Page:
In the fall of 1955 I began my graduate studies at Harvard. I find it hard to describe my student days - they contained many high times and a few low ones. One important factor was that I had worked in astronomy seven years before coming to Harvard College Observatory. I knew what I wanted and something of how to get it. And on the faculty there was an extraordinary woman, Cecilia Payne-Gaposchkin. Her field was the study of variable stars, now not one of primary interest to me, but her influence went far beyond that field. My first contact with her was in her course on variable stars. Not much of the subject matter remains with me, but I can never forget the lectures for her rich, imaginative use of the English language. I learned that she had applied long ago from England to come to Harvard for an advanced degree in astronomy, and the application was made in the name C. Payne, omitting the obviously feminine first name. Only on her arrival did the administration discover they had admitted a woman. And while I was still a student she was appointed a full professor of astronomy at Harvard University, the first such appointment for a woman. She, in characteristic fashion, shared her joy with the current women students, and her formal acceptance speech was unforgettable. As she stood at the podium, a large, imposing, slightly untidy figure, she said, "I find myself cast in the unlikely role of a thin wedge." Laughter filled the room. On a later occasion I found Dr. Gaposchkin a sensitive and honorable friend.
Radio astronomy was naturally an area I wanted to investigate, and again I was in the right place at the right time. Dave Heeschen and Ed Lilley had just finished their theses on the study of neutral hydrogen in interstellar space in our galaxy. On the strength of their results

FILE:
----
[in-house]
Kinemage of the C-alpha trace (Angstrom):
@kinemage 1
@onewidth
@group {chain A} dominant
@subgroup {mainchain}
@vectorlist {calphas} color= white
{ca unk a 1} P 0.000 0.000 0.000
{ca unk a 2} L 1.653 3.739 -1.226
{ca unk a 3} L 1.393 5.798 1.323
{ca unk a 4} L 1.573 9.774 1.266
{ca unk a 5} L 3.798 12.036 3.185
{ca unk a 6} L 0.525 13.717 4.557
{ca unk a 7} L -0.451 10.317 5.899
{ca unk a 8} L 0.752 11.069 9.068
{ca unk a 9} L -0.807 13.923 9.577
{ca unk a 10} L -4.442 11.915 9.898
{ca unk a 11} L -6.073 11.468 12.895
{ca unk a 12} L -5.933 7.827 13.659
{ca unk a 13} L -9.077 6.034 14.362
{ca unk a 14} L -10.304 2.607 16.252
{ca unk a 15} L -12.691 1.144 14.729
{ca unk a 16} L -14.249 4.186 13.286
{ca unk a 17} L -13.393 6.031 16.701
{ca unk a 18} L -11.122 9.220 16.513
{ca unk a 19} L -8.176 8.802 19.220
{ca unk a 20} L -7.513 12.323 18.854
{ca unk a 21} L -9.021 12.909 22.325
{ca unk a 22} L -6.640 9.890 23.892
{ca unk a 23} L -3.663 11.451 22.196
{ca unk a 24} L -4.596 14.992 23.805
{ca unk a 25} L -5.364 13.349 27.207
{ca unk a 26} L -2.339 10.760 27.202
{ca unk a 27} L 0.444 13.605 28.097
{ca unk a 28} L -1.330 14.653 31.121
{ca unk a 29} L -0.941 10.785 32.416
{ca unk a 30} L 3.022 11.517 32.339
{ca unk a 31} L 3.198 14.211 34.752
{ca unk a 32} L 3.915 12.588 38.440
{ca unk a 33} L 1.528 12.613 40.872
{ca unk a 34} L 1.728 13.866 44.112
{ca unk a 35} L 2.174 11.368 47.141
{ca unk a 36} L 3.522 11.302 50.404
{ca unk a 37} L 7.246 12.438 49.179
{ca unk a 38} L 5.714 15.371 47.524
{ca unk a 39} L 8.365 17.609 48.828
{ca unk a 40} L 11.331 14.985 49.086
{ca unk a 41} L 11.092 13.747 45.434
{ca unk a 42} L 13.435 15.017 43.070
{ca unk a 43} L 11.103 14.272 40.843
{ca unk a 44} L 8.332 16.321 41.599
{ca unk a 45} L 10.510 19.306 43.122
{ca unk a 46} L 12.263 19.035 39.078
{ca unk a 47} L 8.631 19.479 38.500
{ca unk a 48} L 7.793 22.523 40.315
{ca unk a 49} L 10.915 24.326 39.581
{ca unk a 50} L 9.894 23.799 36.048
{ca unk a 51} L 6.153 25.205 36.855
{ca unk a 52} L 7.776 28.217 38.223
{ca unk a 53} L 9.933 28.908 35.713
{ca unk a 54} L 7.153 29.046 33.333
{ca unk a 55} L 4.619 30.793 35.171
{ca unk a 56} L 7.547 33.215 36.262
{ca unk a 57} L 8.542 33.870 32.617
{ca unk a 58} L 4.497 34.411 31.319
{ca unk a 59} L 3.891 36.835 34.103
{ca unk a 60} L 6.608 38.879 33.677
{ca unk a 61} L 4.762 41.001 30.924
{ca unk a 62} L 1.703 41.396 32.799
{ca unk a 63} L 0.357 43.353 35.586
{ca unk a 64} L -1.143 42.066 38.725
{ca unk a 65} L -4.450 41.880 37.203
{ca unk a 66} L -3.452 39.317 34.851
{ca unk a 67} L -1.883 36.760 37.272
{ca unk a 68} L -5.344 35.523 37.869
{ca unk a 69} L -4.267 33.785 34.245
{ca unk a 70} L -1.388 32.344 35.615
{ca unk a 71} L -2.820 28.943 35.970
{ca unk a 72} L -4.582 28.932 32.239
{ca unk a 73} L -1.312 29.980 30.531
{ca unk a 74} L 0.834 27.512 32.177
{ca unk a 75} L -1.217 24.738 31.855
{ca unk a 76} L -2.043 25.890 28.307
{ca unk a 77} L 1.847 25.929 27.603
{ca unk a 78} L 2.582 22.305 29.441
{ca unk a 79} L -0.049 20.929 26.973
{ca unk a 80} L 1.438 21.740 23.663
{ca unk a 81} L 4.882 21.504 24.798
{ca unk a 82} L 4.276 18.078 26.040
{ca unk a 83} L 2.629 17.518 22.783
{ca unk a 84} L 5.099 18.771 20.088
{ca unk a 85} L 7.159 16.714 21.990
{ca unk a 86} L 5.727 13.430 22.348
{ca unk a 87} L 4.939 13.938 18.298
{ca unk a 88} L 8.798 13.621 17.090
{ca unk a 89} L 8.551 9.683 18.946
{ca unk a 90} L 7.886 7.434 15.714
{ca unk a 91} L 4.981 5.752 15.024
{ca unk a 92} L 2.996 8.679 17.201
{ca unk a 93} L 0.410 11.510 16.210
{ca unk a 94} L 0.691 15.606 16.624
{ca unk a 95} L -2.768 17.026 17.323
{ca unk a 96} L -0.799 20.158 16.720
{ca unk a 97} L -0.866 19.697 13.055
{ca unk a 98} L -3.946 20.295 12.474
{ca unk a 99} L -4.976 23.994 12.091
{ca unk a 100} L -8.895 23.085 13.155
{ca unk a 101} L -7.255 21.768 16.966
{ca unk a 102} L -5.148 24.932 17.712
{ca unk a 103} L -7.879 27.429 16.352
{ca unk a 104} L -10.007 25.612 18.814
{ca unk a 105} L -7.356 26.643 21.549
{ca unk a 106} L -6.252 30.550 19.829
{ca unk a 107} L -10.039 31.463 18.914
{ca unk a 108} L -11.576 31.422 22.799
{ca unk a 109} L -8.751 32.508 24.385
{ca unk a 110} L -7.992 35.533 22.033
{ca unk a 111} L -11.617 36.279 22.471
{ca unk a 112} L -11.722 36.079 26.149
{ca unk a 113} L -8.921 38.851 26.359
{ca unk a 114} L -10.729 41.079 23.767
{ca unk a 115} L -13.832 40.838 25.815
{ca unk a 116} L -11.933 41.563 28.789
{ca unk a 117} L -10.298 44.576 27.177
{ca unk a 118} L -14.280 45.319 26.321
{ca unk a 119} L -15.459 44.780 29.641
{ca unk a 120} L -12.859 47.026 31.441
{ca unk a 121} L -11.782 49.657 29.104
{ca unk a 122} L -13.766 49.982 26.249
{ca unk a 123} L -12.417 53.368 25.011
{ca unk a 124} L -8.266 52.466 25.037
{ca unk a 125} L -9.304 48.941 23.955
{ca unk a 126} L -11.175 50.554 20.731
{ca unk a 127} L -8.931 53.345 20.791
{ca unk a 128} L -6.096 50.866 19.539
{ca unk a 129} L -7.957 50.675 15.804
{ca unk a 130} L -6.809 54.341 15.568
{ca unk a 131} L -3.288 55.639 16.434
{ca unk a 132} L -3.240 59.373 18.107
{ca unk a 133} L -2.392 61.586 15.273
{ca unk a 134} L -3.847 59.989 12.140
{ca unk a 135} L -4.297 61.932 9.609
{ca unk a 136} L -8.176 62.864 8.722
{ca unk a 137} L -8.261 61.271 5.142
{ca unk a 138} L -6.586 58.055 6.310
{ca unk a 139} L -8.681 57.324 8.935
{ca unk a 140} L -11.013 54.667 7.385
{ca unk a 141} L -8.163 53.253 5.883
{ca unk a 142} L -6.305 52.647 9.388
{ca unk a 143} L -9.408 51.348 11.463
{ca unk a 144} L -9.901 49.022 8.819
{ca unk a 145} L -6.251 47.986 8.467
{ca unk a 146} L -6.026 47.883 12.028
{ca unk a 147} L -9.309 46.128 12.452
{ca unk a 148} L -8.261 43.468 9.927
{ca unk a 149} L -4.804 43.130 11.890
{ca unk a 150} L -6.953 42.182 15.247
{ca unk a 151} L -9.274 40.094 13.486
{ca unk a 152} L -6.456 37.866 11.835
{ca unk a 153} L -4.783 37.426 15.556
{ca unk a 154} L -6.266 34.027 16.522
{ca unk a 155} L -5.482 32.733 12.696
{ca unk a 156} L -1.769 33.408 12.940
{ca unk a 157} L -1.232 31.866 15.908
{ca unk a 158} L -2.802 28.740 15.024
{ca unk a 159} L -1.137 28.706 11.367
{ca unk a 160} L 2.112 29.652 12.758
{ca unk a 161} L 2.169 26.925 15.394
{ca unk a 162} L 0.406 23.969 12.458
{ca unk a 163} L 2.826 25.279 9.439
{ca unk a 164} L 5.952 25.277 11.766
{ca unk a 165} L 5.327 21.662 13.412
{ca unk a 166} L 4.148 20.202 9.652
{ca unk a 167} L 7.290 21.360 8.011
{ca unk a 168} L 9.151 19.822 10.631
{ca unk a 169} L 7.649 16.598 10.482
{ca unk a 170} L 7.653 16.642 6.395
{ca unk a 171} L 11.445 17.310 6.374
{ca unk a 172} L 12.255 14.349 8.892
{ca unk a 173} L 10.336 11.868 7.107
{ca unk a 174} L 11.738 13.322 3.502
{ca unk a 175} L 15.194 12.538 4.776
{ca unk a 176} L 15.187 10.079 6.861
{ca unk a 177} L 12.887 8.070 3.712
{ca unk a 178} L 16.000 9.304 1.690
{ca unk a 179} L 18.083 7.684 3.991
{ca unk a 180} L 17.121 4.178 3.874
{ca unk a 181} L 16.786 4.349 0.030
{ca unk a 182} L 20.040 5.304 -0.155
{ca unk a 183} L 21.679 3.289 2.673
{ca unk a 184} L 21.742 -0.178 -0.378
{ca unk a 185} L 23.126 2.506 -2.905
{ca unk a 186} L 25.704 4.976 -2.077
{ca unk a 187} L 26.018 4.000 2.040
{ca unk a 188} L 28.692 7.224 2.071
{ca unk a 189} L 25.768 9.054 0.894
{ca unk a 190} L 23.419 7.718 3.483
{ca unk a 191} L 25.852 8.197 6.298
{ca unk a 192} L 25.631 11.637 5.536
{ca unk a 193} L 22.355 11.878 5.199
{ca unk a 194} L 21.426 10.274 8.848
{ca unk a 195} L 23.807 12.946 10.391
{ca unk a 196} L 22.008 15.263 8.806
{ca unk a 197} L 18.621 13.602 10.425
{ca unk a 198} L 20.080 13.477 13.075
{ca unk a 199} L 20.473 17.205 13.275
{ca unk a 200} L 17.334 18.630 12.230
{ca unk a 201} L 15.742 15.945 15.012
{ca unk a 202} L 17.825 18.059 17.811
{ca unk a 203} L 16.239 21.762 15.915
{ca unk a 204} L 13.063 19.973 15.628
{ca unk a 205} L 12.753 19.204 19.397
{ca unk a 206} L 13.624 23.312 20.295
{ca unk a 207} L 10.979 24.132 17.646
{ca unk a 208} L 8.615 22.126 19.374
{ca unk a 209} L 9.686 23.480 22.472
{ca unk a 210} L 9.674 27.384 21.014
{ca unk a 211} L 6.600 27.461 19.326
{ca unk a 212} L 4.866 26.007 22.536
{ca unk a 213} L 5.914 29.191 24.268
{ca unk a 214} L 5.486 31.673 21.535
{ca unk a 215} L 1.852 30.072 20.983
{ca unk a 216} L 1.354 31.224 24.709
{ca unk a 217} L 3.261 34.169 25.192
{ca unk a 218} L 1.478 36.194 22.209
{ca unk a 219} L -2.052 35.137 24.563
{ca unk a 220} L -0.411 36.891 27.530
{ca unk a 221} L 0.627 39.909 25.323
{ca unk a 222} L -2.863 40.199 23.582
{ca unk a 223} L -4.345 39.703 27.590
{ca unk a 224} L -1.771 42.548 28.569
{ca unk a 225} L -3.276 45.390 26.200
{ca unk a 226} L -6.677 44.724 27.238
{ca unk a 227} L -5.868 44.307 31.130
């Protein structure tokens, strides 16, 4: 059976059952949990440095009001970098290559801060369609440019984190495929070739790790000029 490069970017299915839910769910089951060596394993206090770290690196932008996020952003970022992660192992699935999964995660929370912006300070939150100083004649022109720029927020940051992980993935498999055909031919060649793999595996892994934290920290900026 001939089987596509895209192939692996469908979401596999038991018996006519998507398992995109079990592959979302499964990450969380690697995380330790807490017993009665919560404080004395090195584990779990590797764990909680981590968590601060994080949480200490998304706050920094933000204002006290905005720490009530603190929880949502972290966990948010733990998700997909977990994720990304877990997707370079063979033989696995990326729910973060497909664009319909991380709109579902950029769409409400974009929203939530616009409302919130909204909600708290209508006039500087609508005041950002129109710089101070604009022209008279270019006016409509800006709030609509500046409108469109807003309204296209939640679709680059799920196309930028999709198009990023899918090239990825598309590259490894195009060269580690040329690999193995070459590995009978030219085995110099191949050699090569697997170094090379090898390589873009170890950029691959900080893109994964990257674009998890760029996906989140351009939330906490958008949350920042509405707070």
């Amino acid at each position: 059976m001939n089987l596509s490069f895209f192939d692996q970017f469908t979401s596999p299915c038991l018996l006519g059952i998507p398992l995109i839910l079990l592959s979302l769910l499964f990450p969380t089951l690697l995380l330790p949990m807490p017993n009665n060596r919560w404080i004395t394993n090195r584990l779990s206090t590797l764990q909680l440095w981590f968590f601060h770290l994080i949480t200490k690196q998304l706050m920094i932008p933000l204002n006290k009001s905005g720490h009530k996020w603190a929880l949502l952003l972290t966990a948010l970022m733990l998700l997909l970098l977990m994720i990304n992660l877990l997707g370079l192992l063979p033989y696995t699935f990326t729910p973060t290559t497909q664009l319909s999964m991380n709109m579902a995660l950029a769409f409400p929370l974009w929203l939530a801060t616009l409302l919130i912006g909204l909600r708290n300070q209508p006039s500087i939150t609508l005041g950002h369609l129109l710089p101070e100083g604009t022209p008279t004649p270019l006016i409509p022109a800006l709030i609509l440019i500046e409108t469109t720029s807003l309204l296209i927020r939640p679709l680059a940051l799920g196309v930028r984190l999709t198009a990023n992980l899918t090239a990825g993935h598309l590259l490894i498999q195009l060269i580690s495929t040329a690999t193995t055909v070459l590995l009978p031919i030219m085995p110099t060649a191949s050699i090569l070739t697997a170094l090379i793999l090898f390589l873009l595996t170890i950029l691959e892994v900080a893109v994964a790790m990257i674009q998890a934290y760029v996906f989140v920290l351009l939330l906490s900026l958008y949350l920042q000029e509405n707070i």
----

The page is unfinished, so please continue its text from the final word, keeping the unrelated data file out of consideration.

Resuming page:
Prof. Bart Bok built a 60 ft radio telescope with a receiver for the 21cm hydrogen radiation. He also gathered a group of eager, excited students. Who wouldn’t be inspired by a man who said, "Think what you have. Here is the most powerful instrument in the world for studying an exciting new field, and it is all yours!" With it we could, in fact, look beyond our own galaxy to study other galactic systems.
A quotation from an article Dave Heeschen and I wrote in 1957 expresses the lure of observations of interstellar hydrogen in other galaxies.
21cm line observations of an extragalactic system can yield directly the distance of the system, and the distribution, internal motions, and total mass of neutral hydrogen within the system. Indirectly, comparison of optical and radio data should yield information about the nature and evolution of galaxies and clusters of galaxies.
Much of this lay in the future, but I was able to choose for my thesis a study of the nearby spiral galaxy M33. Because the interstellar gas associated with the system extends far beyond its optical image the resolution of the 60-ft antenna was adequate for the study. I was able to derive a rotation curve and estimates both of the total mass of M33 and its mass of interstellar neutral hydrogen.
When I began my observations I, along with my fellow students, began to worry about the problem of where to find a job. Money for astronomical research was hardly plentiful. But this was October 1957, and the Russians put up Sputnik - with a resulting change in the national attitude toward things astronomical. On April 13, 1958 I took the orals for my PhD (more grueling than normal because I was six months pregnant). Fortunately the National Science Foundation gave me a one-year fellowship to examine 21cm radiation from another nearby galaxy, M31. My proposal was based on the greatly increased sensitivity expected from our new maser-based receiver. When I discovered that the receiver would not be ready until well after my year was over, I gave up the fellowship and set about job hunting.